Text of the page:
Mental health crisis hits Hong Kong during coronavirus pandemic
Despite the absence of lockdown and having managed outbreaks well, Hong Kong has suffered a mental health emergency during the coronavirus pandemic, with older and underprivileged individuals being hit the hardest, according to a study.
Researchers looked at data from Hong Kong Family and Health Information Trend Survey (FHInTS) in 2016 (n=4,036) and 2017 (n=4,051) and compared it against the COVID-19 Health Information Survey (CoVHInS) data obtained between April 9 and 23 (n=1,501).
The prevalence of anxiety (General Anxiety Disorders 2), depressive symptoms (Patient Health Questionnaire-2), and subjective unhappiness (4-point Likert item), as well as stress levels (Perceived Stress Scale 4), were similar in 2016 and 2017. However, the mental health symptoms increased dramatically during the COVID-19 outbreak.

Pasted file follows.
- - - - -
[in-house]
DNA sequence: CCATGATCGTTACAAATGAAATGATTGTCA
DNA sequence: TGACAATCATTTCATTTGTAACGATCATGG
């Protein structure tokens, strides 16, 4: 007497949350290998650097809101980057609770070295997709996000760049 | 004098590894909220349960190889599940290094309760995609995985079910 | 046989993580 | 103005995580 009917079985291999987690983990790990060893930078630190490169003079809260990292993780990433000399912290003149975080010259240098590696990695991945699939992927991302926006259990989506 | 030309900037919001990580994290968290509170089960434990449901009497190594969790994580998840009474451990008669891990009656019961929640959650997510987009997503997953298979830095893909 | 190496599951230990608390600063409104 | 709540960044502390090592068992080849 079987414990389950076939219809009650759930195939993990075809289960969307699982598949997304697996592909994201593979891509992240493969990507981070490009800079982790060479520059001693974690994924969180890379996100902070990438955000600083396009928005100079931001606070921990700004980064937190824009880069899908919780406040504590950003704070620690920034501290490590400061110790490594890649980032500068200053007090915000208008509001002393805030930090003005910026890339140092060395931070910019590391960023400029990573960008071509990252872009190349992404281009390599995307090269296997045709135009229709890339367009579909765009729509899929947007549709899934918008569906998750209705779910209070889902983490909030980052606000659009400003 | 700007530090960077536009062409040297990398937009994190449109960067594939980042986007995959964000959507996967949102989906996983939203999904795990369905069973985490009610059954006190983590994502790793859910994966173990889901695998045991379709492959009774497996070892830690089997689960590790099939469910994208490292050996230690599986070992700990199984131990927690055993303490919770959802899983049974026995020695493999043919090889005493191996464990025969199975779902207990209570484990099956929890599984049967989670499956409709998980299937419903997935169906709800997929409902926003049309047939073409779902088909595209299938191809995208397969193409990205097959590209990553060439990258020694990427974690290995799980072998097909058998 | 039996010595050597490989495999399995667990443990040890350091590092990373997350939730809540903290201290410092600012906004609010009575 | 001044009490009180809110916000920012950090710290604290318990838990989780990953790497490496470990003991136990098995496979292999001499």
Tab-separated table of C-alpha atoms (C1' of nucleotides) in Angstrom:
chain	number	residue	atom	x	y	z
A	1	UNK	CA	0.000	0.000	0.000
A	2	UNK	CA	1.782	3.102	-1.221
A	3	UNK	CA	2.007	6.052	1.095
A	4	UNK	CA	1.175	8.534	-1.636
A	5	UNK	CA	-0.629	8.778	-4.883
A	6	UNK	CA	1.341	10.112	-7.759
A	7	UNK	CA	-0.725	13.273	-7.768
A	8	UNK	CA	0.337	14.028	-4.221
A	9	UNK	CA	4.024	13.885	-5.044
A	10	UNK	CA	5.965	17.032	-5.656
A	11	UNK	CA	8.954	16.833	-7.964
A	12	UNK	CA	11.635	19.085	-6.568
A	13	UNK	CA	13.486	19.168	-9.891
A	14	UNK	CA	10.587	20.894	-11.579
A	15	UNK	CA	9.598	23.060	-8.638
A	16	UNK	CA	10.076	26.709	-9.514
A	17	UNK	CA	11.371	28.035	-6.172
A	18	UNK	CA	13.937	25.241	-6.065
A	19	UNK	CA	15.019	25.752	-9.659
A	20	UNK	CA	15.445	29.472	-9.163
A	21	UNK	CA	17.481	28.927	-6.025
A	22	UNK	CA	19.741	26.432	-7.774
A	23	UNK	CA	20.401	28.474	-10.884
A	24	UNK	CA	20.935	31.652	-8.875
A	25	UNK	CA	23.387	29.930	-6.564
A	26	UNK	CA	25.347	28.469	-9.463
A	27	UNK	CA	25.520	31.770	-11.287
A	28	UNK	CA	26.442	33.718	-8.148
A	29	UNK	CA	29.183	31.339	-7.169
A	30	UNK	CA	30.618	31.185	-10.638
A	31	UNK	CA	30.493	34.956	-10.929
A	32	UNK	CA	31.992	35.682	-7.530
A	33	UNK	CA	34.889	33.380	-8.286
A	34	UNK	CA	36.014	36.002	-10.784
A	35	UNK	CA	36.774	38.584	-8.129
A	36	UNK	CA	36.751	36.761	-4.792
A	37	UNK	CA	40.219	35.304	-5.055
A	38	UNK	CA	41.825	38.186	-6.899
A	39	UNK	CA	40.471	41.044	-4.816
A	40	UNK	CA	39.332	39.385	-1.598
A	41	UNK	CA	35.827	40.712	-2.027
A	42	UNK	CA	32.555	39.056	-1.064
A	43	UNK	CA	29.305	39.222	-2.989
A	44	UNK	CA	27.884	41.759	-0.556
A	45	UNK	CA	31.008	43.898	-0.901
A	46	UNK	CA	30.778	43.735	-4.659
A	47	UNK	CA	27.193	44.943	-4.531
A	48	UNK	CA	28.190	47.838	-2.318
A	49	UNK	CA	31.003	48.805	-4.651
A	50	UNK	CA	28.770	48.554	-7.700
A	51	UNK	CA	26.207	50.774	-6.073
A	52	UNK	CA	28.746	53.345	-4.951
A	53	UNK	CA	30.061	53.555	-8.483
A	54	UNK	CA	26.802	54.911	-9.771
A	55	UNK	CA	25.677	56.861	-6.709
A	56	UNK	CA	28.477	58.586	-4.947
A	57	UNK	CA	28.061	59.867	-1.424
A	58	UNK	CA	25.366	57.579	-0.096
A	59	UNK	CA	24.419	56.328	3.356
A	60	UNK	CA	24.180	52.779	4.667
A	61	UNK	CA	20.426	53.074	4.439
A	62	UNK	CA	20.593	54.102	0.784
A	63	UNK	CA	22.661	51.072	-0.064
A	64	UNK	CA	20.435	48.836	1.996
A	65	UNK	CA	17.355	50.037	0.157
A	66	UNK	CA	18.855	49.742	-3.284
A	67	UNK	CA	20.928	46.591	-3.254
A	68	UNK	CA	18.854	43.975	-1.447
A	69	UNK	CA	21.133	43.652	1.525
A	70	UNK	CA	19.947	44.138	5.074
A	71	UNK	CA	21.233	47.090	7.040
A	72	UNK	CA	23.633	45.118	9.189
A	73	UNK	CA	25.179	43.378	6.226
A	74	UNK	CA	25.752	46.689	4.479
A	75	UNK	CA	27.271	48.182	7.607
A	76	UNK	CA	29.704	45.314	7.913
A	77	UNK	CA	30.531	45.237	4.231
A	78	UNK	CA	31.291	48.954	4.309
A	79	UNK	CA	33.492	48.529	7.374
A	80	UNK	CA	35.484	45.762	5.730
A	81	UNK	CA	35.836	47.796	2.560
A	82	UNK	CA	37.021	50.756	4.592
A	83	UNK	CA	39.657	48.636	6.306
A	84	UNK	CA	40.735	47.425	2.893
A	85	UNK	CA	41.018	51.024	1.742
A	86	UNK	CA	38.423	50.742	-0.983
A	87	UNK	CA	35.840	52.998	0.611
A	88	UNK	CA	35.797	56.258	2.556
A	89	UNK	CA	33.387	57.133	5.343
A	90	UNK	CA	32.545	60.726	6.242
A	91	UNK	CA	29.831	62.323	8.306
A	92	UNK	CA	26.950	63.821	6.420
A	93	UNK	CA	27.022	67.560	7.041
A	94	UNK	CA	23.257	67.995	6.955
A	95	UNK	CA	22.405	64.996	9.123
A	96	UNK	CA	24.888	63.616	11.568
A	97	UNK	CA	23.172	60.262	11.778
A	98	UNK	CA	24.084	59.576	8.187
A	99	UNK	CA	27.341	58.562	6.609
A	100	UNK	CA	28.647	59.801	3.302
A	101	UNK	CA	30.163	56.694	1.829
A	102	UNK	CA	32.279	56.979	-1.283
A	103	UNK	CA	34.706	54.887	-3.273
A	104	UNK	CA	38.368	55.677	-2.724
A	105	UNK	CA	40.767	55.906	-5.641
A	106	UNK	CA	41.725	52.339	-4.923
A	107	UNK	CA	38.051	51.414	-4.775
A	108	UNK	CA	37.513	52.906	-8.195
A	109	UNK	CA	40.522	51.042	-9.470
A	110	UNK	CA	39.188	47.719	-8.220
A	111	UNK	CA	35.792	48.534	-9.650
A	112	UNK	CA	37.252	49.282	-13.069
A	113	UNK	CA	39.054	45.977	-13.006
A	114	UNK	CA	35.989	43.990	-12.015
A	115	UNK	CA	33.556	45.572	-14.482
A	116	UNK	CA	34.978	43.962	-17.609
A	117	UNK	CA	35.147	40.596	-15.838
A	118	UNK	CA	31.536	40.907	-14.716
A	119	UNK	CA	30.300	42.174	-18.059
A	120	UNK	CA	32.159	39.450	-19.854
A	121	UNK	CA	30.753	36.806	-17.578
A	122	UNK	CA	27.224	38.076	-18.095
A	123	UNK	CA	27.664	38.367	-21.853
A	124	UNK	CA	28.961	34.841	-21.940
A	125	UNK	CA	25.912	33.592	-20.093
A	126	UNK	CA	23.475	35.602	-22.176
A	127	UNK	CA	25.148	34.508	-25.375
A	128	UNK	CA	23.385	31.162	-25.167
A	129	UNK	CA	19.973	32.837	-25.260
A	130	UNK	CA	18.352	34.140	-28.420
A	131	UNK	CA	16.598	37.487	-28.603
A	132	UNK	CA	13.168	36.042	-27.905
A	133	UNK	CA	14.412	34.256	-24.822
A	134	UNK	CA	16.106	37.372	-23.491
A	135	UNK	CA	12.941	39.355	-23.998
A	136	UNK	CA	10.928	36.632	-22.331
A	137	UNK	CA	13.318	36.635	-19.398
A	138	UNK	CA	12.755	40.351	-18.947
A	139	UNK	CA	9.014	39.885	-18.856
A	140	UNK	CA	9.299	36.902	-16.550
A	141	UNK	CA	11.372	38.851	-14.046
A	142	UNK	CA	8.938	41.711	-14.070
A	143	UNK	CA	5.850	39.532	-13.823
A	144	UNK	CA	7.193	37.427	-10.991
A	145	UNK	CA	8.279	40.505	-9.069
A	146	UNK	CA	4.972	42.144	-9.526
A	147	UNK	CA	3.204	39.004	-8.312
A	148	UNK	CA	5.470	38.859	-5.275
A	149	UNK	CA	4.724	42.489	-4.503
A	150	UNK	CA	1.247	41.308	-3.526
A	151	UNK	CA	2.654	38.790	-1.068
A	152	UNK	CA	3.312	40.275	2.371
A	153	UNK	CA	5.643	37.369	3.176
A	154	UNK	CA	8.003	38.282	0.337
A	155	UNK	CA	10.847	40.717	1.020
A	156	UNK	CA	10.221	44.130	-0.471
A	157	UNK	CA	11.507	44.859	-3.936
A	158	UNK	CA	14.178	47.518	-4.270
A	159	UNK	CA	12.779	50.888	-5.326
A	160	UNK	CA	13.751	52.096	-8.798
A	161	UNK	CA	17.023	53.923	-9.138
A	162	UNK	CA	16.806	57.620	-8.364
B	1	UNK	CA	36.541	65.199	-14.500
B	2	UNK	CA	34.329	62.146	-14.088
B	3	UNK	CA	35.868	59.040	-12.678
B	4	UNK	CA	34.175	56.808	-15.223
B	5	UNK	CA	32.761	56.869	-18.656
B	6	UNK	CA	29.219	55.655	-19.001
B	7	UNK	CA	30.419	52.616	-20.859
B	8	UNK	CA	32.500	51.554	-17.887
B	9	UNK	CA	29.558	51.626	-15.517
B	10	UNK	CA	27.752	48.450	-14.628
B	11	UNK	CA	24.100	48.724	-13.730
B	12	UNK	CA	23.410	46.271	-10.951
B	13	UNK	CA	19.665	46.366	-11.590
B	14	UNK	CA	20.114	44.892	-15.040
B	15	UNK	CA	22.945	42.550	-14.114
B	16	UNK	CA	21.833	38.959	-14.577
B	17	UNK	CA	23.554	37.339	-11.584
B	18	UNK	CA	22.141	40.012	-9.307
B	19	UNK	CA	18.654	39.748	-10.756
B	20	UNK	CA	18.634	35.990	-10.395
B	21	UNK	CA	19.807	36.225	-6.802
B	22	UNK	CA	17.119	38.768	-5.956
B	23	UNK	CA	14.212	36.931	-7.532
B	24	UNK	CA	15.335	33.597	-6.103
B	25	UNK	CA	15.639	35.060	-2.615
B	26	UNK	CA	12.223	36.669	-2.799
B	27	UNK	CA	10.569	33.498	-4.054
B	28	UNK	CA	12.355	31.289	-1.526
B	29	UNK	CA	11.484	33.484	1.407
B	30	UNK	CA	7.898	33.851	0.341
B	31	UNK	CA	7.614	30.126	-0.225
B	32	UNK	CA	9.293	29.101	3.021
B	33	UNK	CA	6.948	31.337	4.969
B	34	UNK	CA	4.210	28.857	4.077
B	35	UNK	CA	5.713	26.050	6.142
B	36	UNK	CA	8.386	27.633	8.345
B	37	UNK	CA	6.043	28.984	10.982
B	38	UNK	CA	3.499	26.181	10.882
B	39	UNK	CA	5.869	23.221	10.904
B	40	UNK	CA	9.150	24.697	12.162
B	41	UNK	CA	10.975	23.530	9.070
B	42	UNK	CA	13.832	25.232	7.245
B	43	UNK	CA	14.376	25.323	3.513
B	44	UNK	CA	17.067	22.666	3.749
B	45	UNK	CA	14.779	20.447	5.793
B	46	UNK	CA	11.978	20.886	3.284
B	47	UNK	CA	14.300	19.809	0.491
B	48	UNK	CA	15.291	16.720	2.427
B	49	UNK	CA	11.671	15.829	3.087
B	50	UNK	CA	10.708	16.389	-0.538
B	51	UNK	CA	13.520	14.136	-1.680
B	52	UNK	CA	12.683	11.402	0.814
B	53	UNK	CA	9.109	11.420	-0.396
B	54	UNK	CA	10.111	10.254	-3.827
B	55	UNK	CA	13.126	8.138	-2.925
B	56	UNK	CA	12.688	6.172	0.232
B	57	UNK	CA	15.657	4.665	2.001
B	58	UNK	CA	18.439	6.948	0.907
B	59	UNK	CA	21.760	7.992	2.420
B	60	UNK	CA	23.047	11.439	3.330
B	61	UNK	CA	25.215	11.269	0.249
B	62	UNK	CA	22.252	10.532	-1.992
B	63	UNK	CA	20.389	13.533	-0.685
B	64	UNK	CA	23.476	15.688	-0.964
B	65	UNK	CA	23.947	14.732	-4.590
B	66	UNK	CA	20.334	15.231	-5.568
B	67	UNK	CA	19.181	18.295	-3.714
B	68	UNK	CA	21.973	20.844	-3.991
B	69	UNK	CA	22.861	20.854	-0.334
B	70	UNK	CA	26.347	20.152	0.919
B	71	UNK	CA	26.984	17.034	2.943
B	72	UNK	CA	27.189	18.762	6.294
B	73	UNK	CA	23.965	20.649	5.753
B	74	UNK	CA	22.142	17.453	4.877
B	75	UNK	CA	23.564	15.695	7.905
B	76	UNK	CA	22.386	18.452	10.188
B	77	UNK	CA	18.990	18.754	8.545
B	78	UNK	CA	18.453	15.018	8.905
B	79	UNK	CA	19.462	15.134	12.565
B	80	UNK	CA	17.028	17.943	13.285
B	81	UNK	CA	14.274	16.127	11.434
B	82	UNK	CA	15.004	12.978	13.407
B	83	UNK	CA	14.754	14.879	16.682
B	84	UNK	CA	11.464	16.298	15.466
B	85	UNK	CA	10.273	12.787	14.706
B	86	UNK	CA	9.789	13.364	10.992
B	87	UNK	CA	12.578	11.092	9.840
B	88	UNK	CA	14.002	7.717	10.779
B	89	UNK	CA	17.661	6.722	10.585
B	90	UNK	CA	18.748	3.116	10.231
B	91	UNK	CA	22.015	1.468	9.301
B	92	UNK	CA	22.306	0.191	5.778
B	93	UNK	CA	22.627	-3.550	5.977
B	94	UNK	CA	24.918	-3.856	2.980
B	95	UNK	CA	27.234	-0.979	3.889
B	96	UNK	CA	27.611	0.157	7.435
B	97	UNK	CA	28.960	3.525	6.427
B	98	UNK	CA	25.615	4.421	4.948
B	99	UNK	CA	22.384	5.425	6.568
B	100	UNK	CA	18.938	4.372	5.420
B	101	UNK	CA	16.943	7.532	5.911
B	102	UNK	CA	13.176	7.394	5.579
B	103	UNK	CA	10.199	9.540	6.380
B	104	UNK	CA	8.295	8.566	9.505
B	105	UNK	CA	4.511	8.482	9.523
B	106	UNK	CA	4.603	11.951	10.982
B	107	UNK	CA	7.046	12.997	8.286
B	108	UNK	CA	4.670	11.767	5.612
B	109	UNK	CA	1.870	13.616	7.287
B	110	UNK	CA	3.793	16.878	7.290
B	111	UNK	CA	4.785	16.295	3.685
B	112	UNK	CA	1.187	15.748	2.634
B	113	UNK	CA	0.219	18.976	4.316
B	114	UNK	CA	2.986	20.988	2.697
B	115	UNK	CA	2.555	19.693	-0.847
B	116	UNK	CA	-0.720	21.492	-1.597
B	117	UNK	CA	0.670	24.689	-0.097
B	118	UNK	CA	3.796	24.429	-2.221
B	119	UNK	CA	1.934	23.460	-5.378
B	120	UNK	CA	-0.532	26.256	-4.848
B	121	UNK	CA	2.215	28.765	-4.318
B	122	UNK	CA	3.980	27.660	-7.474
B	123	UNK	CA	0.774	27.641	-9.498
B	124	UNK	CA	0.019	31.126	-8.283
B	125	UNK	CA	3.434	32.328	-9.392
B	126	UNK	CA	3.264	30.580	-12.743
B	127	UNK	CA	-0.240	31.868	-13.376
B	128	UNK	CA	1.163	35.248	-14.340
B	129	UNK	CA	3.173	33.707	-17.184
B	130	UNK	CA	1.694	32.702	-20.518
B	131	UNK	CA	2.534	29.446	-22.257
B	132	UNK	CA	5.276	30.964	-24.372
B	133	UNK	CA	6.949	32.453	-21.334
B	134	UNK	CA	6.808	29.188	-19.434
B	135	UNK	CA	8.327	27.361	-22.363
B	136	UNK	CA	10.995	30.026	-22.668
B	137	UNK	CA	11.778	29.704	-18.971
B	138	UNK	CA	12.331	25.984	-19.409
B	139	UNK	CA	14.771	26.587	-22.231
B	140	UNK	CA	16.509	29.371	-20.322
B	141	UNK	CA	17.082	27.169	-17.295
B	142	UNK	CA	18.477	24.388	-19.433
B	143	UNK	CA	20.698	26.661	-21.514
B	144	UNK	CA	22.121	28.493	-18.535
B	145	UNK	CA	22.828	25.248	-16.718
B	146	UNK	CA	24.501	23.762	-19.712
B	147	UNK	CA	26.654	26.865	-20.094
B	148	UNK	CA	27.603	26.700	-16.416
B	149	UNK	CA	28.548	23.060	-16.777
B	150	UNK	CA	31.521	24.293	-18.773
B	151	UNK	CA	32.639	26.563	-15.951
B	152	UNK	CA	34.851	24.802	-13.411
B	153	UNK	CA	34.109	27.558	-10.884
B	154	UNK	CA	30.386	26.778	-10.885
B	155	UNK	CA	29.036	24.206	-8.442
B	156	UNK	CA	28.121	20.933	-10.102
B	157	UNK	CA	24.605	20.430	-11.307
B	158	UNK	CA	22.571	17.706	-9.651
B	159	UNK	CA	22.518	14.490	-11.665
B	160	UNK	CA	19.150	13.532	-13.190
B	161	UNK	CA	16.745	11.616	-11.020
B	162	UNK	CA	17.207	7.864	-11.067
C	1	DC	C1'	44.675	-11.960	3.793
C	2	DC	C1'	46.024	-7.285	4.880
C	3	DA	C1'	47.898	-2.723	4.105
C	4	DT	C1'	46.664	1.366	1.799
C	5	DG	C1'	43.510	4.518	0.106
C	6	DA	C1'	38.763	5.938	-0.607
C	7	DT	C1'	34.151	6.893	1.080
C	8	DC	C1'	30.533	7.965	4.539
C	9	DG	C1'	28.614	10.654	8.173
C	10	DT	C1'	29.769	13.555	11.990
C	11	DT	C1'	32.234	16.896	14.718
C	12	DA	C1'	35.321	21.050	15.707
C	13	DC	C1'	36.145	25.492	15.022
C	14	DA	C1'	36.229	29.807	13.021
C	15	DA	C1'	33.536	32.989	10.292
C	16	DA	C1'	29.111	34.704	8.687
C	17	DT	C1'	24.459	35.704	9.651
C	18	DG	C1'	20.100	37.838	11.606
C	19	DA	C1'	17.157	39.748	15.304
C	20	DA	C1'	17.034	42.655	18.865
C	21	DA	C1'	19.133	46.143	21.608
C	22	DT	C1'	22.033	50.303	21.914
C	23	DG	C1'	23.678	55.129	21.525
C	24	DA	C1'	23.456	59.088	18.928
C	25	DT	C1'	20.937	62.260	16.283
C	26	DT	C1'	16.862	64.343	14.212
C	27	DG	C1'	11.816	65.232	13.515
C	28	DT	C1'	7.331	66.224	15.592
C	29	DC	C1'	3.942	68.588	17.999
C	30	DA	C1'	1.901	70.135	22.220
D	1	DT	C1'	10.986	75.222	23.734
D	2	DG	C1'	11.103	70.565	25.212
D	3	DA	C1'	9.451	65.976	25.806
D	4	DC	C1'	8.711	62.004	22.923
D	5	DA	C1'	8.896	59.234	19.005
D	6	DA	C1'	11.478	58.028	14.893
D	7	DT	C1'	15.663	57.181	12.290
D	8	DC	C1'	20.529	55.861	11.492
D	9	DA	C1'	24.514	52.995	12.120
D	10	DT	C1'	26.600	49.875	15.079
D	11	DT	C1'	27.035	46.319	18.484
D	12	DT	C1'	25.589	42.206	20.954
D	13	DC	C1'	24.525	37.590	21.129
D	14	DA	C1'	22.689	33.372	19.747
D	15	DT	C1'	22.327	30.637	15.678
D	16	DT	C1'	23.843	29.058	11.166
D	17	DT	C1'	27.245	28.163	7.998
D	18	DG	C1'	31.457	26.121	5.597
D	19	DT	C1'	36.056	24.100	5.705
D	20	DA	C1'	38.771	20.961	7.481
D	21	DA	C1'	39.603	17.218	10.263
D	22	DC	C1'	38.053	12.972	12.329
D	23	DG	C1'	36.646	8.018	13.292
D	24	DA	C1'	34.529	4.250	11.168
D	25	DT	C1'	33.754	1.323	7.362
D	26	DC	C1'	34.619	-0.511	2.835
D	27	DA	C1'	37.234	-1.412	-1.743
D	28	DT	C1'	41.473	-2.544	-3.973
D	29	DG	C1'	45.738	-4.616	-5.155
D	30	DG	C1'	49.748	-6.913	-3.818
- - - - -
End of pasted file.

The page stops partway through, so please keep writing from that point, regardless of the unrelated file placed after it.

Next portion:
Specifically, stress level increased by 28.3 percent, prevalence of anxiety jumped by 42.3 percent, while the number of those with depression symptoms and unhappiness doubled (p<0.001 for all).
Subgroup analyses by sex, age, and education showed that older adults (aged >60 years) were the most vulnerable to the mental health impact of the pandemic, and less educated individuals were more likely to have increased stress levels (p<0.001 for all).
In light of the findings, the researchers pointed out the urgent need for targeted public health interventions. Health information and communication should also be accessible and available within the community, considering that there are individuals who are not comfortable in seeking and processing online information.
The use of social media and urgent mobilization of voluntary community social support and emergency remedy may help reduce the harms from mental health problems especially in the most vulnerable, the researchers added.